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Adverse selection in disability insurance; empirical evidence for Dutch firms

  • Anja Deelen

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    In this paper, we analyse the employers' decision to opt out of the public disability insurance (DI) system. For the empirical analysis we use an extensive panel of Dutch employers for the period 2000-2002. We find that cross-subsidies employers pay or receive under the current public insurance system of experience rating contribute to the opting out decision. Since cross-subsidies are risk related, this is an indication for the presence of adverse selection: high risk (cross-subsidised) firms tend to remain publicly insured, while low risk (cross subsidising) firms tend to opt out. This finding is supported by the fact that risk related characteristics such as the sector of industry and the composition of the work force by age and gender contribute to the explanation of the opting-out decision. Adverse selection could be diminished by setting public premiums in such a way that they are more actuarial fair in the long run. As a result, the risk profile of firms opting out will become more similar to that of firms not opting out.

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    Paper provided by CPB Netherlands Bureau for Economic Policy Analysis in its series CPB Discussion Paper with number 46.

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    Date of creation: Jun 2005
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    Handle: RePEc:cpb:discus:46
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    1. Bovenberg, A.L. & Besseling, P.J. & de Mooij, R.A., 1998. "Premium differentiation in social insurance," Other publications TiSEM 9d5509a0-ed01-4e8d-8724-8, Tilburg University, School of Economics and Management.
    2. Amy Finkelstein, 2002. "The Interaction of Partial Public Insurance Programs and Residual Private Insurance Markets: Evidence from the U.S. Medicare Program," NBER Working Papers 9031, National Bureau of Economic Research, Inc.
    3. repec:rus:hseeco:16303 is not listed on IDEAS
    4. Jaap H. Abbring & Pierre-André Chiappori & Jean Pinquet, 2003. "Moral Hazard and Dynamic Insurance Data," Journal of the European Economic Association, MIT Press, vol. 1(4), pages 767-820, 06.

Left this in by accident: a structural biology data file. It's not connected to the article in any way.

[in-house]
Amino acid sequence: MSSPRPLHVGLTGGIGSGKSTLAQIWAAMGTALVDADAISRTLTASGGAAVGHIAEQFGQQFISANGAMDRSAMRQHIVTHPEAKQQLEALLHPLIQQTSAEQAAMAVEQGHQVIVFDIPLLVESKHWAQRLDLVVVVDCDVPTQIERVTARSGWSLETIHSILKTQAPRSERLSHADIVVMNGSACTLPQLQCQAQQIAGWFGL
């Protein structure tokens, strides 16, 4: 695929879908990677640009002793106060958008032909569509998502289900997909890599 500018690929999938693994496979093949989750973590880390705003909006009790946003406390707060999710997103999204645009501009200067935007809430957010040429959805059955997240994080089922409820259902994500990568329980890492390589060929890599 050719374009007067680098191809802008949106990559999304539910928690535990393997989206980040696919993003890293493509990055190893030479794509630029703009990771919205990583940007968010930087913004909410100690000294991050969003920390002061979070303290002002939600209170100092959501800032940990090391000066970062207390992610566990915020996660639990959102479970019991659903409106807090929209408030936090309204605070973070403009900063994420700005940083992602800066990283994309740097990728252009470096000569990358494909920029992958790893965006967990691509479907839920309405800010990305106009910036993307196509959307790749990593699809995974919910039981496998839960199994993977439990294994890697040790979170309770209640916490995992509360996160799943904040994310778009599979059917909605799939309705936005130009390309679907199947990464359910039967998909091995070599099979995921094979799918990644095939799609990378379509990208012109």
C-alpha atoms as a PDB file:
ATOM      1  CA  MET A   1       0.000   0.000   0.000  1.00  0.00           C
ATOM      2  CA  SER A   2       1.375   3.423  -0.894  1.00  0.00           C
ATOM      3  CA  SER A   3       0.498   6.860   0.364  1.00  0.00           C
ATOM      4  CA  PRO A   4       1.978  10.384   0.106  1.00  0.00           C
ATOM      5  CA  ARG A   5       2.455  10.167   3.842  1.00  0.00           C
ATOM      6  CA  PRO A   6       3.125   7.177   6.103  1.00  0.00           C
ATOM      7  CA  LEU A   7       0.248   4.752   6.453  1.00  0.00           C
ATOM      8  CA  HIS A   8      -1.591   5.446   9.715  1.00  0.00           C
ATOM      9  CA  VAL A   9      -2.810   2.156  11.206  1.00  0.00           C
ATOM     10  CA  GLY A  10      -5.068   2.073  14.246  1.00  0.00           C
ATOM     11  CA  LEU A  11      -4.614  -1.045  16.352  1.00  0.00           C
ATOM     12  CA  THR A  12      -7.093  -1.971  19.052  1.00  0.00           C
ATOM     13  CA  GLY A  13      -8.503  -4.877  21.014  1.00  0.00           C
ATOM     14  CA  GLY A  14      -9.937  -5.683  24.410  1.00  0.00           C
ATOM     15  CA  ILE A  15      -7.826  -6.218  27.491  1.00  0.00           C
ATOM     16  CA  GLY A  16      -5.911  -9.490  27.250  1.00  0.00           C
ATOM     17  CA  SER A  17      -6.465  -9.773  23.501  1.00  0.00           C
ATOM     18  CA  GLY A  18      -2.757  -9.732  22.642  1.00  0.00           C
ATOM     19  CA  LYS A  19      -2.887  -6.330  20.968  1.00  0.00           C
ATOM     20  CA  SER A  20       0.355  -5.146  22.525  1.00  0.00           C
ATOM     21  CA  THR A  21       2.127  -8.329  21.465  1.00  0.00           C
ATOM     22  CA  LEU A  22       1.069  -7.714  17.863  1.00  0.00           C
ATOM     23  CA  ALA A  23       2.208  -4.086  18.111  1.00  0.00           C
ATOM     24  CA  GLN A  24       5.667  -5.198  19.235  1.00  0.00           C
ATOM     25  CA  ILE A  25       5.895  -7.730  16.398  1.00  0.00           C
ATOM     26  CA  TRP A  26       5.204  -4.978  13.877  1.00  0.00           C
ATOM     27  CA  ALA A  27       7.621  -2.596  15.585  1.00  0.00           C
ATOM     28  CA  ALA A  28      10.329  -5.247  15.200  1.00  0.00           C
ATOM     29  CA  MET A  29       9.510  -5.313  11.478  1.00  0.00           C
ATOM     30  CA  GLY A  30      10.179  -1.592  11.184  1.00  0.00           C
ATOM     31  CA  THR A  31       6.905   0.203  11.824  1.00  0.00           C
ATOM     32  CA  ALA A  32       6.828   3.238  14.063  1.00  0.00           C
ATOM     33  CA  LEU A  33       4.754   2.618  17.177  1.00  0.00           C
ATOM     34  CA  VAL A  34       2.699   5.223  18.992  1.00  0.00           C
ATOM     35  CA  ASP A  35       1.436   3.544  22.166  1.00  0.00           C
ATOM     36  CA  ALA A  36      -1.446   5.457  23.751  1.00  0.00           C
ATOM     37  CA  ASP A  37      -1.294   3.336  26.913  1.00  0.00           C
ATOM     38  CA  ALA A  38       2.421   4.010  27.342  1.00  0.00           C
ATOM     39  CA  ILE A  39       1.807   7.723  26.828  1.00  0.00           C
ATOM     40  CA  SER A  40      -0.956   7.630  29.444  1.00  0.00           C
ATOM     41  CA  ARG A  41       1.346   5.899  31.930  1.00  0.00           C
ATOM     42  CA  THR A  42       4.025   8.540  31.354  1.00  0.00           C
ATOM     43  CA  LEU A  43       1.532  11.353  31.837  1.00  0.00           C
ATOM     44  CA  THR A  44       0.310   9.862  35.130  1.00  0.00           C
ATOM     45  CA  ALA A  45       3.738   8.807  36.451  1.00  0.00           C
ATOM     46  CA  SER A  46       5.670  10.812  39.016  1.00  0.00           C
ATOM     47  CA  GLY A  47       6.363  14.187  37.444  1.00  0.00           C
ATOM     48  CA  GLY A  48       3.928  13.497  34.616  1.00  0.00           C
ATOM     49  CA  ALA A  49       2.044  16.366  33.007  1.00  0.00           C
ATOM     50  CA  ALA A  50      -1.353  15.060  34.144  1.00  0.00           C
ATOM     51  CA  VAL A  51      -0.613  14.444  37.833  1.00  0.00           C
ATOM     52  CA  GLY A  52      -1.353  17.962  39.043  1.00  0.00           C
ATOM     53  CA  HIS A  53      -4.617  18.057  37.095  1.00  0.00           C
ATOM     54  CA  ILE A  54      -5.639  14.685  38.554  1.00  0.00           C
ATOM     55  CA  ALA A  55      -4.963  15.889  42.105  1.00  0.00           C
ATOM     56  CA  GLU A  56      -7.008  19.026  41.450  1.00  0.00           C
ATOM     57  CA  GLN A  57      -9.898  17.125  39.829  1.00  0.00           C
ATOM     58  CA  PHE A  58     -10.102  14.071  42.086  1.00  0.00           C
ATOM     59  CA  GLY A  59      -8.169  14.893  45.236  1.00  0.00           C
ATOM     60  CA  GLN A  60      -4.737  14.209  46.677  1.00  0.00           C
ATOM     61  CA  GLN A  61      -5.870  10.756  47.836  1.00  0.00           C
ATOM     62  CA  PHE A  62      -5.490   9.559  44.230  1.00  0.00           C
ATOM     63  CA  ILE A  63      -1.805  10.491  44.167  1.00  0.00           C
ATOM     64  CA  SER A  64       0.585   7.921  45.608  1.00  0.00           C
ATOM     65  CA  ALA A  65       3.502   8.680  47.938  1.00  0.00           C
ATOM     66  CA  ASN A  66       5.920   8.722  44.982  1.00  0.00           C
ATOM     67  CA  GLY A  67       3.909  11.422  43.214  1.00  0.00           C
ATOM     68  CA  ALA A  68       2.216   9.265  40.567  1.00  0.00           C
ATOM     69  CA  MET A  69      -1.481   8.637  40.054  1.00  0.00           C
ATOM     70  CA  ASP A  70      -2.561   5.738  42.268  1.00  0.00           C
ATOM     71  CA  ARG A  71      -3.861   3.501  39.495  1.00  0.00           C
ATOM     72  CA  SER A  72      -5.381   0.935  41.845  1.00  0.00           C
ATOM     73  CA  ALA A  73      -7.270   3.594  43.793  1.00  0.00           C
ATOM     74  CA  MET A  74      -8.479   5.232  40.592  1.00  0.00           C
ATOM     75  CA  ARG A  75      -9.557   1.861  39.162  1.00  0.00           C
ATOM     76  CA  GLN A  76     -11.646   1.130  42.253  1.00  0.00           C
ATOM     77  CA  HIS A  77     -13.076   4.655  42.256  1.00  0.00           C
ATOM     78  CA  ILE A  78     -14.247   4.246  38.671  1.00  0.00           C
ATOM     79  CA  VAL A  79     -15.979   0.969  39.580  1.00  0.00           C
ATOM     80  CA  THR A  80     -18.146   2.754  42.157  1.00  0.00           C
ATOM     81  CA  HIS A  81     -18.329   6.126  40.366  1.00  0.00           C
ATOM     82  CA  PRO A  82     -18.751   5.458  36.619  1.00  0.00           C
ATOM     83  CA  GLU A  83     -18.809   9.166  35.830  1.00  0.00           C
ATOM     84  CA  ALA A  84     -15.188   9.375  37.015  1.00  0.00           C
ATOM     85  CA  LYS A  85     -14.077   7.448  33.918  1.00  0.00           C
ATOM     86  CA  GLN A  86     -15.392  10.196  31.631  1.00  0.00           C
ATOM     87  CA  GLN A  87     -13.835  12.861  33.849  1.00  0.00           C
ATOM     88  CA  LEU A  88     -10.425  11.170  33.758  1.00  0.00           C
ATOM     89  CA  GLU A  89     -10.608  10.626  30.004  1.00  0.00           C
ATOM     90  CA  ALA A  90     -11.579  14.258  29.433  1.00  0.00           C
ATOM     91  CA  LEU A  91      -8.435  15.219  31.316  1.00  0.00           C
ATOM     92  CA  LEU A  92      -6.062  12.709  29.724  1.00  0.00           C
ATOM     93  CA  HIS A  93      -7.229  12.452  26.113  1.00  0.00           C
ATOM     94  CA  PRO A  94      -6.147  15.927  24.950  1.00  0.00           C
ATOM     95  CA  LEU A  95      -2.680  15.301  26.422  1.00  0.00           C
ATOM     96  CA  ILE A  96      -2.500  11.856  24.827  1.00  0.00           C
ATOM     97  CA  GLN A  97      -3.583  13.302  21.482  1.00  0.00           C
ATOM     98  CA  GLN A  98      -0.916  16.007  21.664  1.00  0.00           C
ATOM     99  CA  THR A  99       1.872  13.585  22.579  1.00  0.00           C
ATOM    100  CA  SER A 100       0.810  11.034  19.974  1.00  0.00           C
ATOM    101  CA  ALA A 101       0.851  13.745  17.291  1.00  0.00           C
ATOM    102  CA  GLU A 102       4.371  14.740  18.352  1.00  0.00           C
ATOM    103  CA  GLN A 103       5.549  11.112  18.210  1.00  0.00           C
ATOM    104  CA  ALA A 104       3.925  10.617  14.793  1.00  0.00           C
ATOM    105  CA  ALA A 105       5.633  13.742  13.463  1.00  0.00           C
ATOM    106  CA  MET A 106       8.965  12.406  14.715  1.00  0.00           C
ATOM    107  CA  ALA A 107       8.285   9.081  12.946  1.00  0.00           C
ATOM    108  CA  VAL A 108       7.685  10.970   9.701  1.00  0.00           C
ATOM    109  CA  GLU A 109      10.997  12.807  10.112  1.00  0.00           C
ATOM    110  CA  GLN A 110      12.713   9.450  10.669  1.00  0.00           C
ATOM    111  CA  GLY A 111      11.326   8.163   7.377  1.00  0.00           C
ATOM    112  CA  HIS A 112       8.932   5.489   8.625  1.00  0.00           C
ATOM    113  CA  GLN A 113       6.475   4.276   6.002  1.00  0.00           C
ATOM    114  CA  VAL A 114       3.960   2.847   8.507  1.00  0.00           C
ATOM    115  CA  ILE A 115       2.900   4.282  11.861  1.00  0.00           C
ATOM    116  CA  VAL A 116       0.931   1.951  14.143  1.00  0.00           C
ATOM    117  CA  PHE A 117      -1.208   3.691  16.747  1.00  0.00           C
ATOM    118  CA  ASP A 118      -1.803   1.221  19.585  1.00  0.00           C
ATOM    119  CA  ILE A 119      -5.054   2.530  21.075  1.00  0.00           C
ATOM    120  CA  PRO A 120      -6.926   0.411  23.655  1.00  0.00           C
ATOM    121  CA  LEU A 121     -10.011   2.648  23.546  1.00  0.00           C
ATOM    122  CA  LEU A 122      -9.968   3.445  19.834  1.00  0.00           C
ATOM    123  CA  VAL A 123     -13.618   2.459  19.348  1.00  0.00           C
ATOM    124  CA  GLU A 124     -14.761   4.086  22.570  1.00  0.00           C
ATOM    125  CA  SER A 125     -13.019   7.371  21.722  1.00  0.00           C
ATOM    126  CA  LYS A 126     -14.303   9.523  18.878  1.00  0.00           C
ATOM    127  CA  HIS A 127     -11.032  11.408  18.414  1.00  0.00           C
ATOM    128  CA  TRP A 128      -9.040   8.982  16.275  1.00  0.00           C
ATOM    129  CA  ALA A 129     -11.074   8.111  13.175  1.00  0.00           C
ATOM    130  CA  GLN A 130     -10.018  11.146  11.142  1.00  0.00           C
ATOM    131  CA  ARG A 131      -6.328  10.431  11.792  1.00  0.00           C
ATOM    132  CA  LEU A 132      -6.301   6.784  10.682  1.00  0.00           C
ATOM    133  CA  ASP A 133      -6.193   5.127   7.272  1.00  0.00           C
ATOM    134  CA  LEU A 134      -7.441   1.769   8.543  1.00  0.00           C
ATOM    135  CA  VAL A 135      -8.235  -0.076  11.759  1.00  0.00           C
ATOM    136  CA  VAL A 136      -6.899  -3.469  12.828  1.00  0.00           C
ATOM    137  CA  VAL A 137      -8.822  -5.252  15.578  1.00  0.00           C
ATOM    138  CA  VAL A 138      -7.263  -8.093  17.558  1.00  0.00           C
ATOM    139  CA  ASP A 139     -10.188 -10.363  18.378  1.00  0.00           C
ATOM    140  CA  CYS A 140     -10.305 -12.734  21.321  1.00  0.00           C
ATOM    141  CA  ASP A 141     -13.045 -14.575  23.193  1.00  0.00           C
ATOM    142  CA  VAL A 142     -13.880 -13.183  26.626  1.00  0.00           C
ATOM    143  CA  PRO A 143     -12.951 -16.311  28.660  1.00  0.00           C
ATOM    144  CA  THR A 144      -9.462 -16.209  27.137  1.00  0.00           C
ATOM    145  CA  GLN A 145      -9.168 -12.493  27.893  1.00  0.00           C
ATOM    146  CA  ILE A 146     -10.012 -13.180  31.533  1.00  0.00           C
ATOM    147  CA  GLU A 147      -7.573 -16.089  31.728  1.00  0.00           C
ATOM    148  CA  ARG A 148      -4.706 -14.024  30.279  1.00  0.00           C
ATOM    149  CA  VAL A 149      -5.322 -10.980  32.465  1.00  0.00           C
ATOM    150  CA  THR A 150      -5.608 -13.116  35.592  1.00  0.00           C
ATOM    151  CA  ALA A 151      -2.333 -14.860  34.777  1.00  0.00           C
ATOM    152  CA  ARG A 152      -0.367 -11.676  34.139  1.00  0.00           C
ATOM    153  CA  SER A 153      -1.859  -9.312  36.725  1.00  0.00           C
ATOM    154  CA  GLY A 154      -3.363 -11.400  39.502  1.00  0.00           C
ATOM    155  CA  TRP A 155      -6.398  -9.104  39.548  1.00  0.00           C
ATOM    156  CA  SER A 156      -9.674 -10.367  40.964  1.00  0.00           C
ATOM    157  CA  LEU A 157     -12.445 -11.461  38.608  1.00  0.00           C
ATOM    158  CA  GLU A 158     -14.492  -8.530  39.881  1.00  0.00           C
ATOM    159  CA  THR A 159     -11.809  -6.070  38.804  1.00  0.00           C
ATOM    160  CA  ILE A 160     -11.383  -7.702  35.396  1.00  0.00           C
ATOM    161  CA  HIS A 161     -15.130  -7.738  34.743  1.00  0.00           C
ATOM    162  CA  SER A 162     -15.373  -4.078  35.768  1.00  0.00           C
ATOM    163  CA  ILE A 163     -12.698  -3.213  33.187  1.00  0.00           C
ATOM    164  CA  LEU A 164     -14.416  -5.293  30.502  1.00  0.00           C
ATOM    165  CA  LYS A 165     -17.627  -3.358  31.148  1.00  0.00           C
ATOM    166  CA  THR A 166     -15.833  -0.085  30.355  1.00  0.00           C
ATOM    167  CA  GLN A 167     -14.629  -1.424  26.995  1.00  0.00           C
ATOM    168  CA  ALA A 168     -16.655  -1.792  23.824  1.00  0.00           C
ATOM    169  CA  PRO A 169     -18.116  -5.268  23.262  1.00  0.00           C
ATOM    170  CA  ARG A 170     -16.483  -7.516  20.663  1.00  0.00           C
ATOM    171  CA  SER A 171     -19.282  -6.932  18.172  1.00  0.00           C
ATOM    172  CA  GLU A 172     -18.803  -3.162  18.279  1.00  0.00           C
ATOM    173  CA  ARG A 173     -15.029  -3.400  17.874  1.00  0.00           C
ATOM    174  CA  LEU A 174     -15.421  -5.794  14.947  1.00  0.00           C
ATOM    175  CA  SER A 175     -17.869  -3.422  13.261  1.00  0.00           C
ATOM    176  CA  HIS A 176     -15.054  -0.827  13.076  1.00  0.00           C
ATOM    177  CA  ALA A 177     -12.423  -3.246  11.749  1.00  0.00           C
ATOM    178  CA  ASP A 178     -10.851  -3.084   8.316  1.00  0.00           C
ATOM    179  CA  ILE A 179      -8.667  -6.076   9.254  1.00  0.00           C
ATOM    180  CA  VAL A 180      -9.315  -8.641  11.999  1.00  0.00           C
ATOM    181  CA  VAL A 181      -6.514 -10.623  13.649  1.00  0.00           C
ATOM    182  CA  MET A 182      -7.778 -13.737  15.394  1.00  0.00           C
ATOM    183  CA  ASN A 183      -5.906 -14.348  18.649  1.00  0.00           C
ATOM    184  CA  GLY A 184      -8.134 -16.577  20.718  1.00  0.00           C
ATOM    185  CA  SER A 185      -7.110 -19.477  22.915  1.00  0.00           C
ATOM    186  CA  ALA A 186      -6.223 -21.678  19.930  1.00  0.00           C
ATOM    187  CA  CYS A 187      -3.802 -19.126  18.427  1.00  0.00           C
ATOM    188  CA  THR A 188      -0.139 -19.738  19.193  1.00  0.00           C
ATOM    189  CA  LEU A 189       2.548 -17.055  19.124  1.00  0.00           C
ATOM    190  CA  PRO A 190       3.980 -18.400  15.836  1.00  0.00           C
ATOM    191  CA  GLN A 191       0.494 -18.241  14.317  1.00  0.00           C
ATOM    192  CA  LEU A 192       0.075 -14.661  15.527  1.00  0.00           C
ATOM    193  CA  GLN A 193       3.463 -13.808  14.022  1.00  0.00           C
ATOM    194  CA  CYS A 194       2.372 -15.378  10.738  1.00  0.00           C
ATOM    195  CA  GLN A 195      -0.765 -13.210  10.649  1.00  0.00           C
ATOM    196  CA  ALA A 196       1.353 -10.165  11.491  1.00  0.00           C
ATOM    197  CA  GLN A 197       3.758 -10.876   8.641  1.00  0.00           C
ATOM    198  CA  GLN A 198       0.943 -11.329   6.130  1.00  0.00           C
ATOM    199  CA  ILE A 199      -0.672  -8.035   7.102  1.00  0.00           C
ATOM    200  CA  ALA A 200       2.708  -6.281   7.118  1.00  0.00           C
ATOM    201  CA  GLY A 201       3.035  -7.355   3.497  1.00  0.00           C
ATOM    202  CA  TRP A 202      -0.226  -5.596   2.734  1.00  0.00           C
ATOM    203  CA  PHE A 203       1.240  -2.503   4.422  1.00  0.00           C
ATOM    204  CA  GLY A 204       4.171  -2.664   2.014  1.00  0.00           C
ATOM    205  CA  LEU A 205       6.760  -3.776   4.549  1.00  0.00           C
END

5. Boyer, Marcel & Dionne, Georges, 1989. "An Empirical Analysis of Moral Hazard and Experience Rating," The Review of Economics and Statistics, MIT Press, vol. 71(1), pages 128-34, February.
    6. Pierre-André Chiappori & Bernard Salanié, 1997. "Testing for Asymmetric Information in Insurance Markets," Working Papers 97-11, Centre de Recherche en Economie et Statistique.
    7. Patricia M. Anderson & Bruce D. Meyer, 1994. "The Effects of Unemployment Insurance Taxes and Benefits on Layoffs Using Firm and Individual Data," NBER Working Papers 4960, National Bureau of Economic Research, Inc.
    8. G. Dionne & N. Doherty & N. Fombaron, 2000. "Adverse Selection in Insurance Markets," THEMA Working Papers 2000-21, THEMA (THéorie Economique, Modélisation et Applications), Université de Cergy-Pontoise.
    9. P. Koning, 2005. "Estimating the Impact of Experience Rating on the Inflow into Disability Insurance in the Netherlands," Working Papers 05-07, Utrecht School of Economics.
    10. Anderson, Patricia M & Meyer, Bruce D, 1993. "Unemployment Insurance in the United States: Layoff Incentives and Cross Subsidies," Journal of Labor Economics, University of Chicago Press, vol. 11(1), pages S70-95, January.
    11. Robin Boadway & Manuel Leite-Monteiro & Maurice Marchand & Pierre Pestieau, 2006. "Social Insurance and Redistribution with Moral Hazard and Adverse Selection," Scandinavian Journal of Economics, Wiley Blackwell, vol. 108(2), pages 279-298, 07.
    12. Laurence J. Kotlikoff & Kent A. Smetters & Jan Walliser, 1998. "Opting Out of Social Security and Adverse Selection," NBER Working Papers 6430, National Bureau of Economic Research, Inc.
    13. Jaap H. Abbring & James J. Heckman & Pierre-André Chiappori & Jean Pinquet, 2003. "Adverse Selection and Moral Hazard In Insurance: Can Dynamic Data Help to Distinguish?," Journal of the European Economic Association, MIT Press, vol. 1(2-3), pages 512-521, 04/05.
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